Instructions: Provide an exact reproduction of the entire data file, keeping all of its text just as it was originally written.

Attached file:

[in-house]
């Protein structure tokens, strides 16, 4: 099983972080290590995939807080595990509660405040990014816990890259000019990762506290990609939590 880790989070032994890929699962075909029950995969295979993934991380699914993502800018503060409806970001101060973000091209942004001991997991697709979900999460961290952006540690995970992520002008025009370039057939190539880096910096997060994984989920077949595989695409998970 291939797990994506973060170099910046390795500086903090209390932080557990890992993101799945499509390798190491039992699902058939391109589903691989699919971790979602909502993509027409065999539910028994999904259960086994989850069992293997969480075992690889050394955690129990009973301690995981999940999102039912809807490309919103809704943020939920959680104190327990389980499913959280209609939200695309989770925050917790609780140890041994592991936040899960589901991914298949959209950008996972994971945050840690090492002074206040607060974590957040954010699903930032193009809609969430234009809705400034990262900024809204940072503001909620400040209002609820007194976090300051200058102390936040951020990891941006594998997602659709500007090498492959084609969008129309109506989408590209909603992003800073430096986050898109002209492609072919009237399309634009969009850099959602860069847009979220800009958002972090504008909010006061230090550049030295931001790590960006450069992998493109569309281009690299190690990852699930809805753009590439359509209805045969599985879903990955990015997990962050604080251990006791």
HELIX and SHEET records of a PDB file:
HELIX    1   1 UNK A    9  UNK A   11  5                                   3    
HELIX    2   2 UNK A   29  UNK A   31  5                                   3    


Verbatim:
[in-house]
């Protein structure tokens, strides 16, 4: 099983972080290590995939807080595990509660405040990014816990890259000019990762506290990609939590 880790989070032994890929699962075909029950995969295979993934991380699914993502800018503060409806970001101060973000091209942004001991997991697709979900999460961290952006540690995970992520002008025009370039057939190539880096910096997060994984989920077949595989695409998970 291939797990994506973060170099910046390795500086903090209390932080557990890992993101799945499509390798190491039992699902058939391109589903691989699919971790979602909502993509027409065999539910028994999904259960086994989850069992293997969480075992690889050394955690129990009973301690995981999940999102039912809807490309919103809704943020939920959680104190327990389980499913959280209609939200695309989770925050917790609780140890041994592991936040899960589901991914298949959209950008996972994971945050840690090492002074206040607060974590957040954010699903930032193009809609969430234009809705400034990262900024809204940072503001909620400040209002609820007194976090300051200058102390936040951020990891941006594998997602659709500007090498492959084609969008129309109506989408590209909603992003800073430096986050898109002209492609072919009237399309634009969009850099959602860069847009979220800009958002972090504008909010006061230090550049030295931001790590960006450069992998493109569309281009690299190690990852699930809805753009590439359509209805045969599985879903990955990015997990962050604080251990006791």
HELIX and SHEET records of a PDB file:
HELIX    1   1 UNK A    9  UNK A   11  5                                   3    
HELIX    2   2 UNK A   29  UNK A   31  5                                   3    